A Crusader for Boldness as the Arts Face Deficits
Alarmed by reports that arts groups were cutting programming because of money woes — a recipe for disaster, in his view — he created a Web site, artsincrisis.org, where organizations can write to apply for free planning help from Kennedy Center staff members or a group of volunteer mentors. So far more than 800 groups have applied.
When the tour ends, on July 20, he will have spoken in all 50 states, hammering home an argument familiar to readers of his book, “The Art of the Turnaround,” that in hard times arts organizations retain audiences, and donors, by offering their most exciting programming, not by scaling back or trying more conservative fare.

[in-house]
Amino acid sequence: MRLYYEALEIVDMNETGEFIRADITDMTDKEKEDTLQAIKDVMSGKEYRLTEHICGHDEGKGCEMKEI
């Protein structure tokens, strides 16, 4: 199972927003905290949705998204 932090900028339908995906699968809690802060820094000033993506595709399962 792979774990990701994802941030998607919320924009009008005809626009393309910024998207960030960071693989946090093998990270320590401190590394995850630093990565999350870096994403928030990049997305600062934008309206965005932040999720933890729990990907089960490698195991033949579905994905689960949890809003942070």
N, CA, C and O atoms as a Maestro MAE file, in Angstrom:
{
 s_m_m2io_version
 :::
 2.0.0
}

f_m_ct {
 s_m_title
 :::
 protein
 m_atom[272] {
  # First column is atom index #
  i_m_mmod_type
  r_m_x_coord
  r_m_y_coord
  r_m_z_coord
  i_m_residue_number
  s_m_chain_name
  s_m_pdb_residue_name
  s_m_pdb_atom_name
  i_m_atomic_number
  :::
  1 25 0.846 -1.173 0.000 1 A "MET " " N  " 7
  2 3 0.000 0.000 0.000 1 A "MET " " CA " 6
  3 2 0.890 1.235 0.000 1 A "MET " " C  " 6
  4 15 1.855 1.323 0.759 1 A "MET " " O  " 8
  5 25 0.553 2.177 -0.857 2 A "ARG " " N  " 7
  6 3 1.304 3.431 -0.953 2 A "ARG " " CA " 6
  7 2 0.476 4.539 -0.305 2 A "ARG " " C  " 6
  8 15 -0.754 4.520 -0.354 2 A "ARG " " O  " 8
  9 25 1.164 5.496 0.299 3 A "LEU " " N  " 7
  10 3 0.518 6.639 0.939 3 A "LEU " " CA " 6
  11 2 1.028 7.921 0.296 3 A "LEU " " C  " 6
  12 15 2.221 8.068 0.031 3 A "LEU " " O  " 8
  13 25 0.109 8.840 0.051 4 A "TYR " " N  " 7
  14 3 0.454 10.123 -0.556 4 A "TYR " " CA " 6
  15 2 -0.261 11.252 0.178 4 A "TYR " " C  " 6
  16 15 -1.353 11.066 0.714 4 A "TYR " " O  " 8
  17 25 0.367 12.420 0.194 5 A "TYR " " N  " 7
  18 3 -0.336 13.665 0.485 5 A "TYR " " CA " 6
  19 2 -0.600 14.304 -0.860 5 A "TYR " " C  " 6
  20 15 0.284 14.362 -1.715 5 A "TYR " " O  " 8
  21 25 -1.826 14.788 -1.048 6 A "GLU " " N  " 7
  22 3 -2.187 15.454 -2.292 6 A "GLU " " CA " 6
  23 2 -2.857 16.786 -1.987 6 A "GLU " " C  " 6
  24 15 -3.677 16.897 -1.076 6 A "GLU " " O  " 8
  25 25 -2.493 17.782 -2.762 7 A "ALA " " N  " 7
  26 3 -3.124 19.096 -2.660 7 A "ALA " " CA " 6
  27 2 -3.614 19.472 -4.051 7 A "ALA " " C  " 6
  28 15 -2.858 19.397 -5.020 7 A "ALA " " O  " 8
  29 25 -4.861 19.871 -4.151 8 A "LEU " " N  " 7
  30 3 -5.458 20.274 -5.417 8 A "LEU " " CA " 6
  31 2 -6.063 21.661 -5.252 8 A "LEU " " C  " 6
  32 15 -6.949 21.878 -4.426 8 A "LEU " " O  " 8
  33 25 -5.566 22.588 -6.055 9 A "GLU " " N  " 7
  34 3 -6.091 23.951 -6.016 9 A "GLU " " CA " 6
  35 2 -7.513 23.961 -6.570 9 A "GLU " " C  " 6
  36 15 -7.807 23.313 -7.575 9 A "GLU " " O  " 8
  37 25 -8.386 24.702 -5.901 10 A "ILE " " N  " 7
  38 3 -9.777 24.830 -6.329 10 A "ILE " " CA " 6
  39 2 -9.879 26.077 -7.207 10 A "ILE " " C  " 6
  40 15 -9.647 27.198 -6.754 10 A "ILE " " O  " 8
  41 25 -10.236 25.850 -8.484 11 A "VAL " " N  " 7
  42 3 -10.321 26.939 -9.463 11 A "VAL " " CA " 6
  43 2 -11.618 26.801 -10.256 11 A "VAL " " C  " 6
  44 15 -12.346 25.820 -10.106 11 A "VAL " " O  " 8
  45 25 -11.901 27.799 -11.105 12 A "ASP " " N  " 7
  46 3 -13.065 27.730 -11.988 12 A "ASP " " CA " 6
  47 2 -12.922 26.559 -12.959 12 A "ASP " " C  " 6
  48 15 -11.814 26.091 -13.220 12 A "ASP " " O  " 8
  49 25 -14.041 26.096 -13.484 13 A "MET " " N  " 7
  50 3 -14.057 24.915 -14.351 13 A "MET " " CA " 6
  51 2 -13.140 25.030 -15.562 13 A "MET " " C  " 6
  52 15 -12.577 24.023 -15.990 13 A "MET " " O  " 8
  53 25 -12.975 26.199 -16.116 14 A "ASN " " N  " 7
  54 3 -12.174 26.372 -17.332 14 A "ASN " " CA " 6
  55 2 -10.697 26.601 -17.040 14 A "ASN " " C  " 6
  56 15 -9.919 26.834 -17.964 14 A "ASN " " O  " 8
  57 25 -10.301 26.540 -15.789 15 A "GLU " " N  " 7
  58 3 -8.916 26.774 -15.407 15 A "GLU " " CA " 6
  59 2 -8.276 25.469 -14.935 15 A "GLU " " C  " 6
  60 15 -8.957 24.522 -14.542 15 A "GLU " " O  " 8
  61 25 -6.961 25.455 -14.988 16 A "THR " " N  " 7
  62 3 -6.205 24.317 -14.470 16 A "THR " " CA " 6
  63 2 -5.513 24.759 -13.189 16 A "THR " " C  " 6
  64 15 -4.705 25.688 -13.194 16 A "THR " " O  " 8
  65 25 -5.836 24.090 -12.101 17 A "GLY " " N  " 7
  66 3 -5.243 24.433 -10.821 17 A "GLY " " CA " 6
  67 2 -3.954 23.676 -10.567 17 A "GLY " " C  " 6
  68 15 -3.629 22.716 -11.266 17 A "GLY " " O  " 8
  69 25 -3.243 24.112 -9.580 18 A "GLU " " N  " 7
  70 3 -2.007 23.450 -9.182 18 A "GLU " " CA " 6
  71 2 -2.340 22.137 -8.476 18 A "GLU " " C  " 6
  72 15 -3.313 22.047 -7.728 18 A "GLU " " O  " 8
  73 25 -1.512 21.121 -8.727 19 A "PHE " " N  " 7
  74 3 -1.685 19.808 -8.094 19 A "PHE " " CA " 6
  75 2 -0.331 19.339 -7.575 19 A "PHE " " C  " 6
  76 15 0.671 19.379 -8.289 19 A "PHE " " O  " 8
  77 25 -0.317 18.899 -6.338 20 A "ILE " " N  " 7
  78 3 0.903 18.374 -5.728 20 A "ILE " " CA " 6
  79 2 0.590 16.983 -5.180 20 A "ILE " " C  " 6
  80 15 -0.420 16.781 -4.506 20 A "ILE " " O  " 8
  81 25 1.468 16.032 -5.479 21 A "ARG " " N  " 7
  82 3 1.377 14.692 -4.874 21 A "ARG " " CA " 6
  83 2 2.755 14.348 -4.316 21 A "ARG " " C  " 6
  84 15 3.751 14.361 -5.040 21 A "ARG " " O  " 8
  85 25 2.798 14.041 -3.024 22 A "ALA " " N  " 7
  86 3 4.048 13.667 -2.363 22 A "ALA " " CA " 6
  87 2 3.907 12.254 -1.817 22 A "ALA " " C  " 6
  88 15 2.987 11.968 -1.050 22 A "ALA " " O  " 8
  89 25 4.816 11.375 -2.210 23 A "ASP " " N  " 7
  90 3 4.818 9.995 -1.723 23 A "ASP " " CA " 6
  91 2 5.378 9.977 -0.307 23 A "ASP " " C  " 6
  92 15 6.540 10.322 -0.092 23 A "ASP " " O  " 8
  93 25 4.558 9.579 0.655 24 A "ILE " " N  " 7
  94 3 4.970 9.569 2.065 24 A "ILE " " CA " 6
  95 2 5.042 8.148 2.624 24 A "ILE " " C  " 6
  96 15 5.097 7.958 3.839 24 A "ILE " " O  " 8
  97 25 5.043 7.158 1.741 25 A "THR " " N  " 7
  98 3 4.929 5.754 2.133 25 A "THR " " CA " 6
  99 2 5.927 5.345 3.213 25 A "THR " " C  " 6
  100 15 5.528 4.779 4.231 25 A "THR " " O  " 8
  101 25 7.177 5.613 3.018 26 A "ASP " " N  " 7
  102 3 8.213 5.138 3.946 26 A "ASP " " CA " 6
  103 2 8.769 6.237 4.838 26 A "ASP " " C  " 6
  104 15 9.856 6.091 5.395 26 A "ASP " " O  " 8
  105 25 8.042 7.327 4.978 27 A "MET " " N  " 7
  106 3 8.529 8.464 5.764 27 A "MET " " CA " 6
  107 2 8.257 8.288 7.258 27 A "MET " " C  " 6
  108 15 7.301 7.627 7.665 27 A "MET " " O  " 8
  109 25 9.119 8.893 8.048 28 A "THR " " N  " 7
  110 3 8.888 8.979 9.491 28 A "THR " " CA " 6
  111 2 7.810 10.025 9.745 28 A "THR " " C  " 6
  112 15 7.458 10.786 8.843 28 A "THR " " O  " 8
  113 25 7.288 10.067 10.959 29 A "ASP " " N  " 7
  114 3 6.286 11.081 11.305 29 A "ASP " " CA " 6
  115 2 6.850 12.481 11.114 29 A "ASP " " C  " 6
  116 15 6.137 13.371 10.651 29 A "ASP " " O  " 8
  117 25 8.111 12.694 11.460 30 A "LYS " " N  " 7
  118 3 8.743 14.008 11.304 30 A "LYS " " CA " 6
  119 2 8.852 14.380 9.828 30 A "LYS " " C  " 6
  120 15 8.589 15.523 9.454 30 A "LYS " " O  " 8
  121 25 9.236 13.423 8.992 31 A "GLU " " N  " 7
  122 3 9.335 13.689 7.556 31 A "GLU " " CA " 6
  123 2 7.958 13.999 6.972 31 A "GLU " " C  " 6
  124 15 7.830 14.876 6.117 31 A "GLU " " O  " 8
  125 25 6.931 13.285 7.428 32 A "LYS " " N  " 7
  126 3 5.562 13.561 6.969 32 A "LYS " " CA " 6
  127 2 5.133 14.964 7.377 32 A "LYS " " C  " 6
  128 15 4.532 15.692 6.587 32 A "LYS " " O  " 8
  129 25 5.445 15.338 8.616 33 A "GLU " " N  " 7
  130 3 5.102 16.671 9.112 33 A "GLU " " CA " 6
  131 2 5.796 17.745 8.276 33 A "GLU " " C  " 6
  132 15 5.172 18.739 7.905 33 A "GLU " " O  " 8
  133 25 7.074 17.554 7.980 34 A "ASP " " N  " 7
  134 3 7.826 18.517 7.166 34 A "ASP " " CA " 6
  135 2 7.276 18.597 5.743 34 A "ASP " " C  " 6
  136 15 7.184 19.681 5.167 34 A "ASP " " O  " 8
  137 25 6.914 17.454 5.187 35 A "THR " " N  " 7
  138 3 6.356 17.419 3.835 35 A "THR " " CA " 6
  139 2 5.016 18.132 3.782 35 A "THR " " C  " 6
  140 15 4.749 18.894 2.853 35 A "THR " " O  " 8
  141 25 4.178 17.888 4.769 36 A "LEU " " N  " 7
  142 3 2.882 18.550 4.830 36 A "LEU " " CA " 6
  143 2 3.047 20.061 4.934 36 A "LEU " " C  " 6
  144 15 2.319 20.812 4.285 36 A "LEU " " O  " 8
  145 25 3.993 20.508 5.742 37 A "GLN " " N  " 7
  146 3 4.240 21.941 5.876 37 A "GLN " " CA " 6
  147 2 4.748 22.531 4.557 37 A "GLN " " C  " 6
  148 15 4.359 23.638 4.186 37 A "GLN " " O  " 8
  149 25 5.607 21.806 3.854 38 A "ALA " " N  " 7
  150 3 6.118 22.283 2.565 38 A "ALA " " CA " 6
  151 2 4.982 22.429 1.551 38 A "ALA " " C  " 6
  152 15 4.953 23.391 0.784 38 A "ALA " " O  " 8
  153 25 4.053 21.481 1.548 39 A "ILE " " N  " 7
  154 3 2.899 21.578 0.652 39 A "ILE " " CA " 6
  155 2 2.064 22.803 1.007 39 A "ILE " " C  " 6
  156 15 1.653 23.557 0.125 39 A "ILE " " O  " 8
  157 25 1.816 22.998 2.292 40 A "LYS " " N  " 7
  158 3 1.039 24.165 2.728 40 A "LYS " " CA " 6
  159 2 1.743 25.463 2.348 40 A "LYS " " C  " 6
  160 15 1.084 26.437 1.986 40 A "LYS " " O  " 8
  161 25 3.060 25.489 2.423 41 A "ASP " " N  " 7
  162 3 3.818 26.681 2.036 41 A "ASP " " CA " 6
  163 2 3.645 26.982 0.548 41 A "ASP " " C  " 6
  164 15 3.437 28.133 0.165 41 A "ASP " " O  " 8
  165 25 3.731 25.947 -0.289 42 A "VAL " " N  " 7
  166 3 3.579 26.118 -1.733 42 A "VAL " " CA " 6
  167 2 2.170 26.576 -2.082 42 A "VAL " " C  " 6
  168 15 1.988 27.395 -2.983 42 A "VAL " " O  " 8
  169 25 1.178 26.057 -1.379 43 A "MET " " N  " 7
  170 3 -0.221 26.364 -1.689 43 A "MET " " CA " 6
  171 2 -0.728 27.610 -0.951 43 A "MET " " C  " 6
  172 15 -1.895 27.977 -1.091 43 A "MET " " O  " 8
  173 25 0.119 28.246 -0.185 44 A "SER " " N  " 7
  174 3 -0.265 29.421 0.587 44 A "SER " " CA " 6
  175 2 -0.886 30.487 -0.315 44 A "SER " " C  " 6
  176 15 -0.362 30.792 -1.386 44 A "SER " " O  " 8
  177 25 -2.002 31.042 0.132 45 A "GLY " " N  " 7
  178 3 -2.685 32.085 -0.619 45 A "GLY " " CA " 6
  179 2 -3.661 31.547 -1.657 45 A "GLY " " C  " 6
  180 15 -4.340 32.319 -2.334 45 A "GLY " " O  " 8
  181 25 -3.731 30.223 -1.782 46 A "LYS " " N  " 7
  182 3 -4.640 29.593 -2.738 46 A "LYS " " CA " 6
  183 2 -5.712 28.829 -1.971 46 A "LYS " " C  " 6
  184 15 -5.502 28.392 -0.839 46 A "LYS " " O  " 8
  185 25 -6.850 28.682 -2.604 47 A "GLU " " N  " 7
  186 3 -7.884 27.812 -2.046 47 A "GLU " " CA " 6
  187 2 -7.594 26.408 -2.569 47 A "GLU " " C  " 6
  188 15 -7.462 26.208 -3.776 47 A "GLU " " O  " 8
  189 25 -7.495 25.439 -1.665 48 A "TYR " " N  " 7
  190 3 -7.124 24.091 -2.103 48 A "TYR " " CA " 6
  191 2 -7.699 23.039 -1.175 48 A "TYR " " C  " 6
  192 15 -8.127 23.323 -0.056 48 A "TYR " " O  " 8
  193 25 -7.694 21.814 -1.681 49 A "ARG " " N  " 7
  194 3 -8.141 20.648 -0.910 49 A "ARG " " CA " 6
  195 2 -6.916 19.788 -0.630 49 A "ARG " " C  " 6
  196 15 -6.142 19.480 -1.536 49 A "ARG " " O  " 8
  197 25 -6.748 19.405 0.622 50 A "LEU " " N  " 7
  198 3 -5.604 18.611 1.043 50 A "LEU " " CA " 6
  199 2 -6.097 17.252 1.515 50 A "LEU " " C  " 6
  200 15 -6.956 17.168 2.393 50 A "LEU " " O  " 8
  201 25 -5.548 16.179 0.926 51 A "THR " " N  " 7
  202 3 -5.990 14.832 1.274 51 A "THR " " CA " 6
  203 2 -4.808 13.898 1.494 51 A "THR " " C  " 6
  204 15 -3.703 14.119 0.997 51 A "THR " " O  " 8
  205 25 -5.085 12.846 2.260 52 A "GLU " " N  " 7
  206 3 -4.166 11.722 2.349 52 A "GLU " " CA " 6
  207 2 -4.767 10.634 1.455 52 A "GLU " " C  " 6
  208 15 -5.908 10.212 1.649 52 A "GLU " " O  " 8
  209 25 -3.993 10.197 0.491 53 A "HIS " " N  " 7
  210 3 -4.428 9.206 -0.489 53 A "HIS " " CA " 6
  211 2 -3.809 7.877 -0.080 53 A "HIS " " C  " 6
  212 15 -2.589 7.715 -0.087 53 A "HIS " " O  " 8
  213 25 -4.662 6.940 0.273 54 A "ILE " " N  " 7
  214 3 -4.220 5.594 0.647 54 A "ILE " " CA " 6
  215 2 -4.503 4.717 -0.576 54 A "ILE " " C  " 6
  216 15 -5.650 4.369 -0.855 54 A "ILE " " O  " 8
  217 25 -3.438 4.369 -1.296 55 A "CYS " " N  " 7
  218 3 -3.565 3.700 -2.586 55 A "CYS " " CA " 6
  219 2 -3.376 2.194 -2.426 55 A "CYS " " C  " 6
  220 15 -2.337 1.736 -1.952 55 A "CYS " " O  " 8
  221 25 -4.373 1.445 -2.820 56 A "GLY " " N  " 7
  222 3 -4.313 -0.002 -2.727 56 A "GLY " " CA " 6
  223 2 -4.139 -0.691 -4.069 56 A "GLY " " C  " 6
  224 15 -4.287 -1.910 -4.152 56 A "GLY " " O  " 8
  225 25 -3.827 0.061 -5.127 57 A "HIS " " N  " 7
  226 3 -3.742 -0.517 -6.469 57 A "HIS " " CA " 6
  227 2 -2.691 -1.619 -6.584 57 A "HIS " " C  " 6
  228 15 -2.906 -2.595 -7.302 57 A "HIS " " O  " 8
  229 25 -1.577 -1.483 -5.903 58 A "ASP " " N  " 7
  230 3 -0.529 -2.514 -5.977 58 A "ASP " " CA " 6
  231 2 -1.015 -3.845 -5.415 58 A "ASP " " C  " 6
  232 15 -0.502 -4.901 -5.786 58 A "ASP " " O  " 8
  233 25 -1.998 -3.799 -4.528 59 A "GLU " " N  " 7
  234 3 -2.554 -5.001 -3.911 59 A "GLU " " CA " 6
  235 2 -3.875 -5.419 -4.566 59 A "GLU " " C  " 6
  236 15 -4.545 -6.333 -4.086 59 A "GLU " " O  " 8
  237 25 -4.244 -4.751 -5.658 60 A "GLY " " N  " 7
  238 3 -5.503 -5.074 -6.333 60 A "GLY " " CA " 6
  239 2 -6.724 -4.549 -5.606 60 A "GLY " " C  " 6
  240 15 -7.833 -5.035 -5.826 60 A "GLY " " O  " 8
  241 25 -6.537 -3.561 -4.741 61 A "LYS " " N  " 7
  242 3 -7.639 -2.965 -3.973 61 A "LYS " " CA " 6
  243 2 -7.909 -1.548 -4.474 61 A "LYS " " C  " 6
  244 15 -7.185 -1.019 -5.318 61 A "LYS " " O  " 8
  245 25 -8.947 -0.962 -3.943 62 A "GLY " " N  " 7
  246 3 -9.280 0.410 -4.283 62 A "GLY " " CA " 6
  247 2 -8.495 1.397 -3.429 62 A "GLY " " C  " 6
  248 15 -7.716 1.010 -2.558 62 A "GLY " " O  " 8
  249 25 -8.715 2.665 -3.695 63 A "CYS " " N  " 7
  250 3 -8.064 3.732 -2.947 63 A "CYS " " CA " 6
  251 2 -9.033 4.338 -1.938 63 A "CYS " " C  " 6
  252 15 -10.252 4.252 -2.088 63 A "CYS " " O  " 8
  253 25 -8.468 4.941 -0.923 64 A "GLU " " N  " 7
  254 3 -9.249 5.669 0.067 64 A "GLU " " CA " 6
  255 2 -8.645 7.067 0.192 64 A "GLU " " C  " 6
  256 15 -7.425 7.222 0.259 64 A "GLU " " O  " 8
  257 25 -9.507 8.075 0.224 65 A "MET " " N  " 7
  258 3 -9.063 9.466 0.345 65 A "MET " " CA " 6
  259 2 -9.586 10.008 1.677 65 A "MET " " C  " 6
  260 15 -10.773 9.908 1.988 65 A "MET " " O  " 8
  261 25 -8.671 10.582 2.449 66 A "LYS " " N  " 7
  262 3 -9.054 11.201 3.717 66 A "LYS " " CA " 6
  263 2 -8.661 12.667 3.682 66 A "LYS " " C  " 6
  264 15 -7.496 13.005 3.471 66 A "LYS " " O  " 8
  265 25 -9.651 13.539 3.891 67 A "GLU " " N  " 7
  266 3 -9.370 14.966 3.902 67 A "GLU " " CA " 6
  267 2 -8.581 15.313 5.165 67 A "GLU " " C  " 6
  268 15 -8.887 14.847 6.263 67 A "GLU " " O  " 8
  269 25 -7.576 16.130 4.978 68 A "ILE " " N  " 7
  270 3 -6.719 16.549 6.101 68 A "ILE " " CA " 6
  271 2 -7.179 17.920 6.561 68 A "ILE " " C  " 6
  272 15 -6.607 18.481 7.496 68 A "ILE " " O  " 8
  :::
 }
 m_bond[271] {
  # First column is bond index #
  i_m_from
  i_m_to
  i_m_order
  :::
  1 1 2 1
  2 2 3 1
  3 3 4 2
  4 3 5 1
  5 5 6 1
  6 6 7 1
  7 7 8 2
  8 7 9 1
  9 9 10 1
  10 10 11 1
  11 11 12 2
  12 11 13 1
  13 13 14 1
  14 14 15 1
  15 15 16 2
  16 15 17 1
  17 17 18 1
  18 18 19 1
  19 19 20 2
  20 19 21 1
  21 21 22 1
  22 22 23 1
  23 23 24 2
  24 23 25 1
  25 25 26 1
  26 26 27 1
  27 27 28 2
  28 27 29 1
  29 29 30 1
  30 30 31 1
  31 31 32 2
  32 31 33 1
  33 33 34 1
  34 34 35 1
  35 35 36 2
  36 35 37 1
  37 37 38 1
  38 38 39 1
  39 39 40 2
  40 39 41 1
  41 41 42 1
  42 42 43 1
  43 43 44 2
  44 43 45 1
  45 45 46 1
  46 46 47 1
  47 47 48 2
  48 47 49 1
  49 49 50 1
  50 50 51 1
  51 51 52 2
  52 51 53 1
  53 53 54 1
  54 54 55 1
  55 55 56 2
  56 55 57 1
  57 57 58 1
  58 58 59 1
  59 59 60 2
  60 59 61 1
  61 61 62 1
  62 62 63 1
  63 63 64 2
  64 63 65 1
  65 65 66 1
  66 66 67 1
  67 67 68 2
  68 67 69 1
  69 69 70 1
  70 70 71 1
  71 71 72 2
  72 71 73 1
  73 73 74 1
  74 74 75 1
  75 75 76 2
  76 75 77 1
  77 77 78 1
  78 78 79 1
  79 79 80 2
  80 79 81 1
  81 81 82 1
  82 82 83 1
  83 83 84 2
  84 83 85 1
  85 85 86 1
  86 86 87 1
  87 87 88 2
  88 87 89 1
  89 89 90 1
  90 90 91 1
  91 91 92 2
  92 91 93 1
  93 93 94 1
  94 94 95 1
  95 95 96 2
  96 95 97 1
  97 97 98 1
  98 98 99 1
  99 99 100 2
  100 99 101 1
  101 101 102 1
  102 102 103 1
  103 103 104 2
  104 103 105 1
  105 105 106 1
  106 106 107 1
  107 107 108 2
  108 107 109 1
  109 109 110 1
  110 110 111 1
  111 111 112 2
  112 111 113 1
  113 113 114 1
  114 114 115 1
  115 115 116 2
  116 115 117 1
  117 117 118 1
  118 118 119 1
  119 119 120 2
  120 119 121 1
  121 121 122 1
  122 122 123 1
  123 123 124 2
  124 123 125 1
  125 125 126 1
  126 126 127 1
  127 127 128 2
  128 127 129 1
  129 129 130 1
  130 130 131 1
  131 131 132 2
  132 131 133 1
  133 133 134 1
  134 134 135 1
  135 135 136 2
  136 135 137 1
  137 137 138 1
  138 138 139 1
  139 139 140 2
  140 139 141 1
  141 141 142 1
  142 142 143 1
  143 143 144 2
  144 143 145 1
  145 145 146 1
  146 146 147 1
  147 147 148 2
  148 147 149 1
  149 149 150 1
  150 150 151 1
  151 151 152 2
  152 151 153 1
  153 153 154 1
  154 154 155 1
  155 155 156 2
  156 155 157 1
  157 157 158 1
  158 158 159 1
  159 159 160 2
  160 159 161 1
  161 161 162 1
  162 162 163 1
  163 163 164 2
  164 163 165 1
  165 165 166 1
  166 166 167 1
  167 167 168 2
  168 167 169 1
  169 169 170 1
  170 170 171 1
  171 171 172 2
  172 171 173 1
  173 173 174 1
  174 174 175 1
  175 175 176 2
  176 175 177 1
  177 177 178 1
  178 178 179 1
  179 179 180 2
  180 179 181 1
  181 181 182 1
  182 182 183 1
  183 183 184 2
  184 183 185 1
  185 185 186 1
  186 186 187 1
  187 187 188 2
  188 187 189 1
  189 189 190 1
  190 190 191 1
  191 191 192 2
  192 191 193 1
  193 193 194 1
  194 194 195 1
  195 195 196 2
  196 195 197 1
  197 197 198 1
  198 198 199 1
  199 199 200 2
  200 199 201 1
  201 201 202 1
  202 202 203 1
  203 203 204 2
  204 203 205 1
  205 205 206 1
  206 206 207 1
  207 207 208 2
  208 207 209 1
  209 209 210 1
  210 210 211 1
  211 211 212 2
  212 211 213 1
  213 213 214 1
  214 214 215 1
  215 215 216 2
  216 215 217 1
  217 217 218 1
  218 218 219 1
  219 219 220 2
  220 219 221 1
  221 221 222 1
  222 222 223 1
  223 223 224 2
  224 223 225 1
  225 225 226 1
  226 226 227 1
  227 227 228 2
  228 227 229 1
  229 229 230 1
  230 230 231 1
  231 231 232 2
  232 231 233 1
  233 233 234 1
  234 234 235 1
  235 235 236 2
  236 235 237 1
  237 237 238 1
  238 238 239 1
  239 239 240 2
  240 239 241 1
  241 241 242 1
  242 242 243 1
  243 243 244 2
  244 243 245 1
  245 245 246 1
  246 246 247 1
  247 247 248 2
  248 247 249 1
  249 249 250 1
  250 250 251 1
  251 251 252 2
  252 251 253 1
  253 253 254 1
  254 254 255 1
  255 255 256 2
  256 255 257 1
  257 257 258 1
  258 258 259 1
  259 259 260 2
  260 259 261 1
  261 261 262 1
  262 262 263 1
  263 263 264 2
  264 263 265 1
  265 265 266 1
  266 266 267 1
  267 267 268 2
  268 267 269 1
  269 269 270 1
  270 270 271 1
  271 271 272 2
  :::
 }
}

Among his fans is the executive director of the Sacramento Philharmonic: "Mr. Feldman said he felt empowered by Mr. Kaiser’s message, which he described as: “It’s O.K. to be passionate. It’s O.K. to be out there and pushing for your company. You don’t have to be just cold and numbers driven.”
On the other hand, one of the interesting things about the article is that it quotes those who are skeptical about Kaiser's approach and more or less critical of his image as a miracle worker for cultural institutions. For example, "the president of the imperiled Charleston Symphony Orchestra in South Carolina, said he was disappointed in Mr. Kaiser’s remarks there in February, which he called too general and removed from day-to-day realities."
Until reading the piece, I hadn't known much about Kaiser beyond what I have read on Ballet Talk. What do BT's think about his campaign? Will "passion" and "boldness" work? What IS "boldness," anyway? How to you decide where "passion" should be allowed to take you? Also: what about Kaiser's critics?